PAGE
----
In 1954 he founded Granada Television, which was one of the original four ITA franchisees. He believed the Norths media industry had potential to be cultivated, Granada Television eventually became one of the most successful British production companies in history and still produces programmes in 2011 under the ITV Studios moniker. He is described by the British Film Institute as the dominant influence on the growth, Bernstein left school at 15 and he gradually inherited the property portfolio his father had built. Bernstein built, with his brother Cecil, a circuit of some sixty cinemas and theatres. Some of the cinema were on property he inherited from his father, the Bernstein holdings eventually encompassed interests in publishing, real estate, motorway services, retail shops and bowling alleys, as well as the hugely profitable television-rental business. Bernstein was a co-founder of the London Film Society in 1925, where he met and befriended the young Alfred Hitchcock, who became a lifelong friend and eventual producing partner.
He ventured into theatre, building an elegant new venue which housed the premiere of Private Lives by Noël Coward, though his involvement with the live stage was short-lived, he was passionate about the construction of state-of-the-art film palaces throughout Britain. By 1943, Bernstein was a member of SHAEF and worked on films which would help the new Allies and America and he read and advised on early drafts of Mrs. As the invasion of France loomed, Bernstein brought his friend Alfred Hitchcock back from Hollywood to Britain to work on two documentary films for the post-invasion French audience. The London-based Granada group surprised establishment thinkers by not bidding for a contract in the affluent South East. Instead, Granada pursued the weekday licences centred on Manchester in the industrial North, embracing an area extending across the north of England, granadas evidence to the Pilkington Committee on Broadcasting in 1961 justified this decision, The North and London were the two biggest regions.
Granada preferred the North because of its tradition of home-grown culture, in 1991, Granada Theatres Ltd was sold to Bass. In 1954, Bernstein won a licence to broadcast commercial television to the north of England including key urban areas such as Manchester, Leeds. Bernstein wanted the north of England as this would not have any effect on viewers at his theatres which were predominantly based in the south of England. Furthermore, he believed the north of England had a cultural heart that had potential to be cultivated which would translate itself into good television. The North and London were the two biggest regions, Granada preferred the North because of its tradition of home-grown culture, and because it offered a chance to start a new creative industry away from the metropolitan atmosphere of London. Compare this with London and its suburbs – full of displaced persons, and, of course, if you look at a map of the concentration of population in the North and a rainfall map, you will see that the North is an ideal place for television.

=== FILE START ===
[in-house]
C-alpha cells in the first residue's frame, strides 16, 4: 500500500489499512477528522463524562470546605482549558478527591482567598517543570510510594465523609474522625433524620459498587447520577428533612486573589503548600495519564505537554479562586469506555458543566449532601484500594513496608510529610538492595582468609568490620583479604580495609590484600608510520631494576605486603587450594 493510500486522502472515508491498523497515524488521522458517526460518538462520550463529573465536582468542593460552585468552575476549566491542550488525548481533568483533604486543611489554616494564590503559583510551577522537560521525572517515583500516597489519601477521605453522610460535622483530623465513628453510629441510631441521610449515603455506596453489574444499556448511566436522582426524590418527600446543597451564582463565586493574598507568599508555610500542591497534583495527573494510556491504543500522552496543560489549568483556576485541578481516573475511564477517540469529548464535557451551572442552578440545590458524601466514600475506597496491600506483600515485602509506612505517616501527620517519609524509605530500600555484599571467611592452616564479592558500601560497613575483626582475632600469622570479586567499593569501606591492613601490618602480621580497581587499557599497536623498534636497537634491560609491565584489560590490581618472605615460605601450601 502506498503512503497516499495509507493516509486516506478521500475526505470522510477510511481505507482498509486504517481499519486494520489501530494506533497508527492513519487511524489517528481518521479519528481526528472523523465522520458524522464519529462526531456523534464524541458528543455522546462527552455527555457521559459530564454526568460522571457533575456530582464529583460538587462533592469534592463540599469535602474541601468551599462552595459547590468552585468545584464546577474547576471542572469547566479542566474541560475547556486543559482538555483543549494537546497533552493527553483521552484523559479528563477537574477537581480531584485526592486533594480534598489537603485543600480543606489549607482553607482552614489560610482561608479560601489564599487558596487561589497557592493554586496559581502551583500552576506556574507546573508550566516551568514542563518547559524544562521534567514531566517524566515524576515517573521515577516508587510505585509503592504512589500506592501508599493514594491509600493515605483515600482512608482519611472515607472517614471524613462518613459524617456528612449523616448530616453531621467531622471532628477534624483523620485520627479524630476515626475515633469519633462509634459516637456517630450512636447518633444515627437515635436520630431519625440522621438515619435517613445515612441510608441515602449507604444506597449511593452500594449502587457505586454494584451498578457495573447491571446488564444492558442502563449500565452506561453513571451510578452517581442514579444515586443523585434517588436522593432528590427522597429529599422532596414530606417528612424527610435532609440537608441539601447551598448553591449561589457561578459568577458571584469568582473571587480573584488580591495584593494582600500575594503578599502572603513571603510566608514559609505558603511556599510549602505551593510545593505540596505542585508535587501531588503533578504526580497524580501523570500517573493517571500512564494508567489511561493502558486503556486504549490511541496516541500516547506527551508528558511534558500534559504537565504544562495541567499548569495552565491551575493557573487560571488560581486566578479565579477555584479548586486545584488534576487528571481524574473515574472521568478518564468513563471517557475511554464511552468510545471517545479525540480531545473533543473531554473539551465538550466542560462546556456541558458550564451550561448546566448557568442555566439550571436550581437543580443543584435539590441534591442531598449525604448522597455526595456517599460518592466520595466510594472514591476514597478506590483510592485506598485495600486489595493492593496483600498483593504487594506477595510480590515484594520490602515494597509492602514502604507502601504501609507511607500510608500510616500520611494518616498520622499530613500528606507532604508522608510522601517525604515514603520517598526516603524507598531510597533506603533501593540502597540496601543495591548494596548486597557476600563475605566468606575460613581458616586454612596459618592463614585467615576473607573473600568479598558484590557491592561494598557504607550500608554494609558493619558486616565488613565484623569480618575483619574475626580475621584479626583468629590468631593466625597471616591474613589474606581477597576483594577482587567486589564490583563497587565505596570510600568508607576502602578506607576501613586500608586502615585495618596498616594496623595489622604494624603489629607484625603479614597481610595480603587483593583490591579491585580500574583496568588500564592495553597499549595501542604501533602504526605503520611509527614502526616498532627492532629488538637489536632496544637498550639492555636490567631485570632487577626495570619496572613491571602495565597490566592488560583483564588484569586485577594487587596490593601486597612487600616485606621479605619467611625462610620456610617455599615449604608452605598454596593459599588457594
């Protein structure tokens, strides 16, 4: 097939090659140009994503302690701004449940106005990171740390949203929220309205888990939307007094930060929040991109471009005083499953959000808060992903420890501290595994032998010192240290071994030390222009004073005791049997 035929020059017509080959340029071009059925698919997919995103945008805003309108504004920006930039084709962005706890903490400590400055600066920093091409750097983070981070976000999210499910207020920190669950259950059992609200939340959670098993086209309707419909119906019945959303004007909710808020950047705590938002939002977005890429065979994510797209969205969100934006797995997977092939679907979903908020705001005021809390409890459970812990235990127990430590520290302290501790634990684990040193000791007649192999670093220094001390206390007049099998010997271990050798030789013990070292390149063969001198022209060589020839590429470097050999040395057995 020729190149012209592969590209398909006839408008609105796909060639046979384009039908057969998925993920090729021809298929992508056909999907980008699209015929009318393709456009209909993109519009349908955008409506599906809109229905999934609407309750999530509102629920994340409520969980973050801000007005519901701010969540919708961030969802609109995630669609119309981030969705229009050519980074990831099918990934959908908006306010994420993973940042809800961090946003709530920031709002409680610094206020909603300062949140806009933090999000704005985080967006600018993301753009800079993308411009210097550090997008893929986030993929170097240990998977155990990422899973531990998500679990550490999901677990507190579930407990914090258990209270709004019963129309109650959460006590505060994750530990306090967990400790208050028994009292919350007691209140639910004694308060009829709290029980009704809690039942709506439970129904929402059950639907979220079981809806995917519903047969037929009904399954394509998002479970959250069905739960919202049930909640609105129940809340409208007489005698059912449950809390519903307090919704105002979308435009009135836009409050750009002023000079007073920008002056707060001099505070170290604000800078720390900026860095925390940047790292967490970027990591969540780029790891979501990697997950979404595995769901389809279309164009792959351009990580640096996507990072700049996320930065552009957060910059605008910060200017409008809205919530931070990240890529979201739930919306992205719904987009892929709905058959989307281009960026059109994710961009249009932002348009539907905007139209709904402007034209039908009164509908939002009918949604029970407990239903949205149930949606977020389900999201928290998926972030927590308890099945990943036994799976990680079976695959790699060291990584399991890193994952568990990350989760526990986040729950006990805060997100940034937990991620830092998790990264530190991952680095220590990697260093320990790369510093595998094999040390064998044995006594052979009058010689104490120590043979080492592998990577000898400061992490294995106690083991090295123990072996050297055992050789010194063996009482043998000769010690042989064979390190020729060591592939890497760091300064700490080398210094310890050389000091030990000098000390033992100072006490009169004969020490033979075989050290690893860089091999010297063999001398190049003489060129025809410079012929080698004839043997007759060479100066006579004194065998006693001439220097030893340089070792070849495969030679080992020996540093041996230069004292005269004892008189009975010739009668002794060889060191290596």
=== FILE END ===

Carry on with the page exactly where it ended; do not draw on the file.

To achieve his aim, Bernstein ordered the building of the United Kingdoms first television studios, construction of Granada Studios began in 1954
Frank Stanton (executive)
Frank Nicholas Stanton was an American broadcasting executive who served as the president of CBS between 1946 and 1971 and as vice chairman until 1973. He served as the chairman of the Rand Corporation from 1961 until 1967, Stanton was born March 20,1908 in Muskegon, Michigan to Helen Josephine Schmidt and Frank Cooper Stanton. He attended Stivers School for the Arts in Dayton, Ohio and he attended Ohio Wesleyan University in Delaware, receiving a B. A. in 1930. He married his sweetheart, Ruth Stephenson, in 1931. He taught for one year in the arts department of a high school in Dayton, attended Ohio State University. He held a diploma from the American Board of Professional Psychology, soon after earning his Ph. D. Stanton became the third employee in the CBS research department. During World War II, he consulted for the Office of War Information, the Secretary of War, Stanton helped lead the fight for color television. By 1950 CBS had been working on its system of color TV for a decade. CBS color broadcasting only lasted for four months, CBS suspended it when the manufacture of color television receivers was halted by the U. S.
government as part of the Korean War effort. When the ban on color sets was rescinded in 1953 CBS announced that it had no plans to resume broadcasting using its field-sequential color system, a major problem with the CBS system was that the video was not compatible with existing black-and-white TV sets. A competing dot-sequential color system being developed by RCA was compatible, during the period of McCarthyism, Stanton created an office at CBS to review the political leanings of employees. Although right-wing journalists considered CBS left-leaning, branding it the Red Network, at Stantons direction, employees were required to take an oath of loyalty to the US government. According to radio historian Jim Cox, CBS and the blacklisting became synonymous, CBS, in response to the culture of blacklisting, instituted a purge of its own, as had Hollywood and president Truman, Paley was more responsible for policy setting, and Stanton its main executor. Good Night, and Good Luck, a 2005 movie portraying this era, left Stanton out of the film as a character, partly because Stanton was still living, Stanton played a role in the infamous controversy involving Arthur Godfrey, CBSs top money-earner in the early 1950s.
Godfrey insisted that the cast members of two of his three CBS shows, a group of known as the Little Godfreys, refrain from hiring managers. Godfrey did so on October 19,1953, without informing LaRosa before the airing, the move caused an enormous backlash against Godfrey. Stanton told Godfrey biographer Arthur Singer that Maybe was a mistake, Stanton organized the first televised presidential debate in American history. Stanton thereby enabled the first two-candidate presidential television debate, which was held at and televised from the CBS studio in Chicago, with candidates John F. Kennedy and Richard Nixon